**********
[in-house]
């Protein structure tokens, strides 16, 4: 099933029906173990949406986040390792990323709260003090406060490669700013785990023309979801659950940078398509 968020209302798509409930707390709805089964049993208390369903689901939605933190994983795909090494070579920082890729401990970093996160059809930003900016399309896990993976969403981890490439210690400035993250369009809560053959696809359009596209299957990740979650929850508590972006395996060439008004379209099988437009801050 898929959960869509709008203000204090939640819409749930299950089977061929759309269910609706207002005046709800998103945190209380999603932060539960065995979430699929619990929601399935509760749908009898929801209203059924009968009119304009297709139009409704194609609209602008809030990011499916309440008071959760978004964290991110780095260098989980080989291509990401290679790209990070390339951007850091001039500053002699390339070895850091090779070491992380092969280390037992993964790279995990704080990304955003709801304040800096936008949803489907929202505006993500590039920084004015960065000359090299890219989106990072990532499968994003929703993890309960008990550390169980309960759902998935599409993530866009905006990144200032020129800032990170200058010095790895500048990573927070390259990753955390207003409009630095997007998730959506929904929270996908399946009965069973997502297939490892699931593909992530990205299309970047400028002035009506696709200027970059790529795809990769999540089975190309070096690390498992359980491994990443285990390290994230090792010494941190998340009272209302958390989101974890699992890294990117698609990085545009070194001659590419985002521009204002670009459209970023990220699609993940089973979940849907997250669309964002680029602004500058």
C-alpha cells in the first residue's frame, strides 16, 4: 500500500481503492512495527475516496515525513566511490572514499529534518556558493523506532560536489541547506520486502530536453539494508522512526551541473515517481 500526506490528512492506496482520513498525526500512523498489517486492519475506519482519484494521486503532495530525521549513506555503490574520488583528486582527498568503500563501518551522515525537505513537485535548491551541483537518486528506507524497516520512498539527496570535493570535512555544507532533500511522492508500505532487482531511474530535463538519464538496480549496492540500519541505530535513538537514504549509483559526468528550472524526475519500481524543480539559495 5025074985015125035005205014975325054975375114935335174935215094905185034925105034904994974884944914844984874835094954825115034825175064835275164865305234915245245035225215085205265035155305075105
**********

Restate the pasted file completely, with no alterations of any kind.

[in-house]
């Protein structure tokens, strides 16, 4: 099933029906173990949406986040390792990323709260003090406060490669700013785990023309979801659950940078398509 968020209302798509409930707390709805089964049993208390369903689901939605933190994983795909090494070579920082890729401990970093996160059809930003900016399309896990993976969403981890490439210690400035993250369009809560053959696809359009596209299957990740979650929850508590972006395996060439008004379209099988437009801050 898929959960869509709008203000204090939640819409749930299950089977061929759309269910609706207002005046709800998103945190209380999603932060539960065995979430699929619990929601399935509760749908009898929801209203059924009968009119304009297709139009409704194609609209602008809030990011499916309440008071959760978004964290991110780095260098989980080989291509990401290679790209990070390339951007850091001039500053002699390339070895850091090779070491992380092969280390037992993964790279995990704080990304955003709801304040800096936008949803489907929202505006993500590039920084004015960065000359090299890219989106990072990532499968994003929703993890309960008990550390169980309960759902998935599409993530866009905006990144200032020129800032990170200058010095790895500048990573927070390259990753955390207003409009630095997007998730959506929904929270996908399946009965069973997502297939490892699931593909992530990205299309970047400028002035009506696709200027970059790529795809990769999540089975190309070096690390498992359980491994990443285990390290994230090792010494941190998340009272209302958390989101974890699992890294990117698609990085545009070194001659590419985002521009204002670009459209970023990220699609993940089973979940849907997250669309964002680029602004500058």
C-alpha cells in the first residue's frame, strides 16, 4: 500500500481503492512495527475516496515525513566511490572514499529534518556558493523506532560536489541547506520486502530536453539494508522512526551541473515517481 500526506490528512492506496482520513498525526500512523498489517486492519475506519482519484494521486503532495530525521549513506555503490574520488583528486582527498568503500563501518551522515525537505513537485535548491551541483537518486528506507524497516520512498539527496570535493570535512555544507532533500511522492508500505532487482531511474530535463538519464538496480549496492540500519541505530535513538537514504549509483559526468528550472524526475519500481524543480539559495 5025074985015125035005205014975325054975375114935335174935215094905185034925105034904994974884944914844984874835094954825115034825175064835275164865305234915245245035225215085205265035155305075105